June 2011, Volume 20, Number 3

IJ Puts Eminent Domain on the Ropes in National City

As the Rocky movies taught us, it doesn’t matter where things stand after the first round, it’s who’s left standing at the final bell that counts. In the three-and-a-half-year slugfest between IJ client Community Youth Athletic Center (CYAC) and National City, Calif., only the underdog was still on his feet when the judge issued his…

Limousine Lockout

Until recently, Nashville, Tenn., was a city with a vibrant transportation network.  Robust competition between taxicabs and the Music City’s many limousine and sedan services meant you could take a cab from downtown to the airport for just $25, or you could pay the same price to go in a limo or sedan.  As a…

Victory for El Paso Street Vendors

By Matt Miller IJ’s National Street Vending Initiative recently scored its first victory when the city of El Paso repealed its protectionist regulations that had prohibited vendors from operating within 1,000 feet of any restaurant, grocer or convenience store, and also prohibited vendors from stopping and waiting for customers. These now-repealed restrictions made it almost…

Defending the First Amendment at the Supreme Court

On March 28, 2011, I argued Arizona Freedom Club PAC v. Bennett/McComish v. Bennett before the U.S. Supreme Court. The consolidated cases brought by the Institute for Justice and the Goldwater Institute concern the constitutionality of the so-called “matching funds” provision of the wildly misnamed Arizona Citizens Clean Elections Act. Under that provision, candidates who…

Research Shows Clean Elections’ Harms

In Arizona’s so-called “Clean Elections” system—the program at issue in the U.S. Supreme Court case IJ argued in March—each time a privately supported candidate or an independent group spends a buck over a government-set limit, the publicly funded opponent gets another buck. It is not hard to see how these “matching funds” discourage speech by…

Forfeiting Accountability: Georgia Lawsuit Targets Hidden Civil Forfeiture Funds

By Scott Bullock IJ’s nationwide initiative against forfeiture abuse brought us to Georgia in March. There, we filed a lawsuit to shine a light on off-budget law enforcement slush funds that are created with property and cash taken by civil forfeiture. Under draconian civil forfeiture laws in Georgia and most other states, the police can…

Returning to Our Roots

By Paul Avelar The very first case the Institute for Justice filed 20 years ago was a challenge to Washington, D.C.’s cosmetology licensing law on behalf of African hairbraiders. To lawfully offer hairbraiding services, the District required would-be practitioners to invest thousands of hours and thousands of dollars in a training program that had nothing…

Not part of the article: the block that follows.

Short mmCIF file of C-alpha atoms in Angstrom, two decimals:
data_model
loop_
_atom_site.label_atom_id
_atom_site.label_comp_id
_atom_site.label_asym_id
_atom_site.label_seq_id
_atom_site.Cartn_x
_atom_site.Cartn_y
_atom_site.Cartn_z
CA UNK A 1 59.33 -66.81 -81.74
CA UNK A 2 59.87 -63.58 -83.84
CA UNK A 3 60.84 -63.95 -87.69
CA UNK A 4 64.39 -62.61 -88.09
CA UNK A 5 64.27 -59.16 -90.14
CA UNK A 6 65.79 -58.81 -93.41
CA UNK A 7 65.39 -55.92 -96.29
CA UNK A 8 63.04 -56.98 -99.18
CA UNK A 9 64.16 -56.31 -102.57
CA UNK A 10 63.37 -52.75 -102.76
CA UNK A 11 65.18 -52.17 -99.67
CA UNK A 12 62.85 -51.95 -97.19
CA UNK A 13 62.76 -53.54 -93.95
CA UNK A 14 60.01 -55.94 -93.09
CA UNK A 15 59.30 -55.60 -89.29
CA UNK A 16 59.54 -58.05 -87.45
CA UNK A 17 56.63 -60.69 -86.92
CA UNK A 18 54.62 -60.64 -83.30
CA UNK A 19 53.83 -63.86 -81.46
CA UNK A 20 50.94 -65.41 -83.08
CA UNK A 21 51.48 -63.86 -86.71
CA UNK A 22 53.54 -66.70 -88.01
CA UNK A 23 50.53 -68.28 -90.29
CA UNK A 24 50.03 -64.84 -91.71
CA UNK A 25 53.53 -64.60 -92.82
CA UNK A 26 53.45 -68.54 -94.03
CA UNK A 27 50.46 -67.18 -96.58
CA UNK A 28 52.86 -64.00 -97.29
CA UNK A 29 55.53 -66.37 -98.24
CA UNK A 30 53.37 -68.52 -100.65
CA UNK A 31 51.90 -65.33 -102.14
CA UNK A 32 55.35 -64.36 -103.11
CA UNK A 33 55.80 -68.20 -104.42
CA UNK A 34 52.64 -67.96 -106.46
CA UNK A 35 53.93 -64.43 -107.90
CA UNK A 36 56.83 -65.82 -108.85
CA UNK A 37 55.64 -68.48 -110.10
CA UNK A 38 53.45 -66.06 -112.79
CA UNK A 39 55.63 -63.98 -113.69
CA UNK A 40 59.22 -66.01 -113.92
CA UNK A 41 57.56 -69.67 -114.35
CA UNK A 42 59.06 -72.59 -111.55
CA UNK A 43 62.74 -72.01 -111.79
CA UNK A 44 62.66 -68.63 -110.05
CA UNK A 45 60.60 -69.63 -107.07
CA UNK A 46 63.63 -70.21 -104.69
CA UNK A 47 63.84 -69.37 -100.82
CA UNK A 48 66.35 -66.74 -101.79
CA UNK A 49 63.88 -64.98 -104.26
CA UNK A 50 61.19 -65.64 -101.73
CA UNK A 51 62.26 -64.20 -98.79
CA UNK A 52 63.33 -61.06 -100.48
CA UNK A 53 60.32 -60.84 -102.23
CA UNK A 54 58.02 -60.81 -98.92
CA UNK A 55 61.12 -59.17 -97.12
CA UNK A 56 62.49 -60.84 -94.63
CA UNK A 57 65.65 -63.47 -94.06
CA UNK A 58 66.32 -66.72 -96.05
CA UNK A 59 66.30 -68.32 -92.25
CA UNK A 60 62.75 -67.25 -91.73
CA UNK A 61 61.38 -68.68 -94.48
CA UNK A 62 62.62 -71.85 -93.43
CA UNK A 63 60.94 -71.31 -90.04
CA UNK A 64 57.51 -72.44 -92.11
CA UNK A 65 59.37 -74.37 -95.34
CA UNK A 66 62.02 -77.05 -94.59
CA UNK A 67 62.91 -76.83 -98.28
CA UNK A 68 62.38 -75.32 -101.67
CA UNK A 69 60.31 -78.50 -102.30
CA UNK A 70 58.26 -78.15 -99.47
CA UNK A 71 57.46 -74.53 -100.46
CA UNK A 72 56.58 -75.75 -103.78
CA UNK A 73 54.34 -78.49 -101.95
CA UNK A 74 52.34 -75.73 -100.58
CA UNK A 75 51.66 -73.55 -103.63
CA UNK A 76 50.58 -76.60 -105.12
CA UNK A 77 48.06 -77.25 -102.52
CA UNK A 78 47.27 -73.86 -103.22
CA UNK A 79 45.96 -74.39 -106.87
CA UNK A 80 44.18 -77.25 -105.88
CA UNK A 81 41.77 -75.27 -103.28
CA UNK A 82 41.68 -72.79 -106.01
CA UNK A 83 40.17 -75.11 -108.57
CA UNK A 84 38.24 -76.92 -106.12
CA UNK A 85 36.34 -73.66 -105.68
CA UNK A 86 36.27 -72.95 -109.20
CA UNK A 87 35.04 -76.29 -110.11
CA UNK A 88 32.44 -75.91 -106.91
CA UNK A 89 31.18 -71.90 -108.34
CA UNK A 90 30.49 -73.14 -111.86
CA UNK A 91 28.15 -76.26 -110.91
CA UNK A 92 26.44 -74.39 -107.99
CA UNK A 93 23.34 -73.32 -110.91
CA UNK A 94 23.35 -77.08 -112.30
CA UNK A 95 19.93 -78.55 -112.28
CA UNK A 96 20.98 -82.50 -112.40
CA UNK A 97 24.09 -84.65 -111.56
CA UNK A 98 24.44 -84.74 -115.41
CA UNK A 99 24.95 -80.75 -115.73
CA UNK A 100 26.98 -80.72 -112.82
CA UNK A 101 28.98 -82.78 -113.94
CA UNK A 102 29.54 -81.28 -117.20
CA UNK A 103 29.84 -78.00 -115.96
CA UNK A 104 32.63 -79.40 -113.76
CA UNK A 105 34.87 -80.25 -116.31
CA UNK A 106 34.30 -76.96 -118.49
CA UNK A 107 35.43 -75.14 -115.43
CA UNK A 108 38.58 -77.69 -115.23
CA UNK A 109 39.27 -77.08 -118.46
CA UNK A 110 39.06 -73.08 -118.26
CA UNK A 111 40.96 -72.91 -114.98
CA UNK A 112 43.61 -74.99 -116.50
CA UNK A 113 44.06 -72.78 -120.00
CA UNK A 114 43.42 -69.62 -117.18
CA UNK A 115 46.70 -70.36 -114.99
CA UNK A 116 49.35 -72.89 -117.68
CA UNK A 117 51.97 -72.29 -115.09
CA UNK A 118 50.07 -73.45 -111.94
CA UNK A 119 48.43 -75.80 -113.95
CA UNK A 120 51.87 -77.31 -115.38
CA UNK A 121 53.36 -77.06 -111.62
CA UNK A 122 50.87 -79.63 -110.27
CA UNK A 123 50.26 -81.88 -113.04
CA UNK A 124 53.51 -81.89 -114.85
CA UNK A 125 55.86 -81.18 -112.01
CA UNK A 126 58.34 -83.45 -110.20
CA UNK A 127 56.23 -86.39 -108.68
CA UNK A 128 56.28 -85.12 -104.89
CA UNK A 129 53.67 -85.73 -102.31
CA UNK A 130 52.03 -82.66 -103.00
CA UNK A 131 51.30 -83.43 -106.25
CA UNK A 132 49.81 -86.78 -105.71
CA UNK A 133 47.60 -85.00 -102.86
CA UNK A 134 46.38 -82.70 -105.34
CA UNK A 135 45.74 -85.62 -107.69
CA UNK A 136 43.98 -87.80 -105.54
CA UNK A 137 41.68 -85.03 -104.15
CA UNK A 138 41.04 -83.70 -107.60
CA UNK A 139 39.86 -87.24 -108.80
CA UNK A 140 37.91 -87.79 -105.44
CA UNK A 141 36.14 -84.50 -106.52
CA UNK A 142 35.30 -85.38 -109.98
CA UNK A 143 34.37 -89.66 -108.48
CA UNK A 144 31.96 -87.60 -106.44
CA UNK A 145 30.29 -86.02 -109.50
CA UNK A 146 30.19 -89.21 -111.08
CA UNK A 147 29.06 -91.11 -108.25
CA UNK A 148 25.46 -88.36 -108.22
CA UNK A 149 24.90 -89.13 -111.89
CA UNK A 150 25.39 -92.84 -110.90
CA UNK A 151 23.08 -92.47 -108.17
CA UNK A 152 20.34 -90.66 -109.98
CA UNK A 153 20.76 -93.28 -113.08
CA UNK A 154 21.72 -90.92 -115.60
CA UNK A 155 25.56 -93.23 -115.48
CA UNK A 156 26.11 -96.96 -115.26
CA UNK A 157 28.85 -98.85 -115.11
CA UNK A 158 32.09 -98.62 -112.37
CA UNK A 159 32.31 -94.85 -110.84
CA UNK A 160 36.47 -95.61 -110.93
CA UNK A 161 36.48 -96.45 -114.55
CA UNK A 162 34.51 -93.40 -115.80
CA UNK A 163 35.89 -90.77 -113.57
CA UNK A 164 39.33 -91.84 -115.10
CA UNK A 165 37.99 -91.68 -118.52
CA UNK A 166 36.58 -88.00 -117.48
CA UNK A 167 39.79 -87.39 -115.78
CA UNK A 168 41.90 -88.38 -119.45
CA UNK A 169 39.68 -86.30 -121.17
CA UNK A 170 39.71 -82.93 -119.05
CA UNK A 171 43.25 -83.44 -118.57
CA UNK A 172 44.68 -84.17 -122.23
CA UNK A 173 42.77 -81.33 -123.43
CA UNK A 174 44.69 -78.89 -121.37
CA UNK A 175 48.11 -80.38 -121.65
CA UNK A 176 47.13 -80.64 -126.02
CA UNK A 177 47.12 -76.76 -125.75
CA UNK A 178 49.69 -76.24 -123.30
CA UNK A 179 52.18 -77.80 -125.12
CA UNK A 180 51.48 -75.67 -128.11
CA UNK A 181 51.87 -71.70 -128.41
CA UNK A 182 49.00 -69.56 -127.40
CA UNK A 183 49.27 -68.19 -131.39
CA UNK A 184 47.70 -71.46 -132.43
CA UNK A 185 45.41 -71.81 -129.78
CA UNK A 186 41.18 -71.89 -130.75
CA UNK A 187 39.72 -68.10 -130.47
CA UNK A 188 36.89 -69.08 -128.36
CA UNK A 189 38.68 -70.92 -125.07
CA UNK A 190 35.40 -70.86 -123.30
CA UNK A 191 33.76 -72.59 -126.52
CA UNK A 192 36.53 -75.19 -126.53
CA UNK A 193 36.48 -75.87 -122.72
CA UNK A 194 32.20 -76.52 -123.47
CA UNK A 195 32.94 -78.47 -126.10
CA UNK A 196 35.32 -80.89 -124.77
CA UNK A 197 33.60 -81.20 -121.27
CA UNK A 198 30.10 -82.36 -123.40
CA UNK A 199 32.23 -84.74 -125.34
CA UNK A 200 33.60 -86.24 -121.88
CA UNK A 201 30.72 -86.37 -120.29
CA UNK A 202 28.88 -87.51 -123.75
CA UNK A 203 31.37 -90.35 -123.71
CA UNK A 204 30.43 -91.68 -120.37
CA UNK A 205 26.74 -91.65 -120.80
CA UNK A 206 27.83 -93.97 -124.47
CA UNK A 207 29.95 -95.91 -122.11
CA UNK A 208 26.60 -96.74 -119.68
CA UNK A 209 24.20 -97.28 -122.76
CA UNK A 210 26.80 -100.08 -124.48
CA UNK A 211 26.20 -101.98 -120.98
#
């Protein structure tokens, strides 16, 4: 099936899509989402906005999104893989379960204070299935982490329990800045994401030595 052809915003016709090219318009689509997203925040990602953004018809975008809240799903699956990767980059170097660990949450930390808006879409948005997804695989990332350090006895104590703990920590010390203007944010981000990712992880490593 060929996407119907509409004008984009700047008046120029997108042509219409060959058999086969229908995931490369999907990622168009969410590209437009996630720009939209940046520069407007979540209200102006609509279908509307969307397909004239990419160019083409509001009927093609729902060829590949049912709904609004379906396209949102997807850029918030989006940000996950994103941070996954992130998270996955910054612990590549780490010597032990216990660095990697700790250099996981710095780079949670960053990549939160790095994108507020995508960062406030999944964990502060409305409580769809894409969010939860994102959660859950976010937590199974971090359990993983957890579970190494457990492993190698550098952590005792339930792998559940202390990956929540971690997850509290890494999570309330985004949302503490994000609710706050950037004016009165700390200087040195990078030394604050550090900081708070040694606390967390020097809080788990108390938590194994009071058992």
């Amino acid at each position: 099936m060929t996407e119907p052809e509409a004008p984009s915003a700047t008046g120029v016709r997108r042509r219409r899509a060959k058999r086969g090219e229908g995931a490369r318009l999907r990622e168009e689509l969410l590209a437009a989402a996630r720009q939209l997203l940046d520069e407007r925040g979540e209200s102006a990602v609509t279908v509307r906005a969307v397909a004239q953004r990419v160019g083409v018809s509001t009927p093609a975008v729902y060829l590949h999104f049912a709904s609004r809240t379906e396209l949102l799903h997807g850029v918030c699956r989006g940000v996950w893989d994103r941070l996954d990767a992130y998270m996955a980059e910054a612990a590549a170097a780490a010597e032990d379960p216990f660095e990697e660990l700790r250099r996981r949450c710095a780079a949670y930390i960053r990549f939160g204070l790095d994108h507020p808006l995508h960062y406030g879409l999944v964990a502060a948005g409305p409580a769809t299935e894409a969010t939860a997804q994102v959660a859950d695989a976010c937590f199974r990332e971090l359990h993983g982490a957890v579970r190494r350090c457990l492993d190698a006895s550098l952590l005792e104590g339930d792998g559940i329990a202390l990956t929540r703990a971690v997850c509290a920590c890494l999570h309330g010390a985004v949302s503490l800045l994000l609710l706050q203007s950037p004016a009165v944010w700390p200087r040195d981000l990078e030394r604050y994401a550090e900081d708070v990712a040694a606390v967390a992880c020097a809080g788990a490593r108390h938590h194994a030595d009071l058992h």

Behind the Scenes at the CYAC Trial

By Jeff Rowes Going to trial is about the hardest thing a lawyer does. The nights are sleepless. There are thousands of documents. Witnesses say unexpected, even crazy, things. You have to write entire briefs in one day and be prepared to argue any legal issue on the spot. The judge could do anything at…

Buzzing By The Constitution

By Chip Mellor During a recent argument before the U.S. Supreme Court, Justice Elena Kagan sought to minimize the importance of an attorney’s statement with which she disagreed by saying “some people may use certain buzz words and other people don’t use those buzz words.” Sadly, the problem with “buzz words” in constitutional cases stems…

Your Investment in IJ Remains True After 20 Years

By Melanie Hildreth If you invested in gold in 1991, you’re probably pretty happy today. (In fact, maybe you retired early and are reading this on the beach.) What about if you began donating to IJ in 1991? What do you have to show for it today? To start, you would have helped save more…

School Choice Takes Off

By Dick Komer What a difference a year makes! Or perhaps more accurately, what a difference an election makes. The 2010 elections brought in a new Republican majority in the U.S. House of Representatives, where the new Speaker of the House John Boehner threw his considerable influence behind efforts to revive the D.C. Opportunity Scholarship…

Taking the Measures of Freedom to Legislatures

In March, IJ client and journalist Carla Main, above, testified before the Texas House Judiciary and Civil Jurisprudence Committee in support of the Citizen Participation Act, a bill that would curb frivolous defamation lawsuits, also known as “strategic lawsuit against public participation,” or SLAPP suits. Main discussed how she was sued for defamation by Dallas…

Political Privacy Should be a Civil Right

By Paul Sherman Attorney David Marston and former Bush-administration official John Yoo wrote a recent op-ed in The Wall Street Journal making the case against the White House’s efforts to force federal contractors to disclose contributions, not just to candidates, but to any group that might run political advertisements. As readers of IJ’s Make No…

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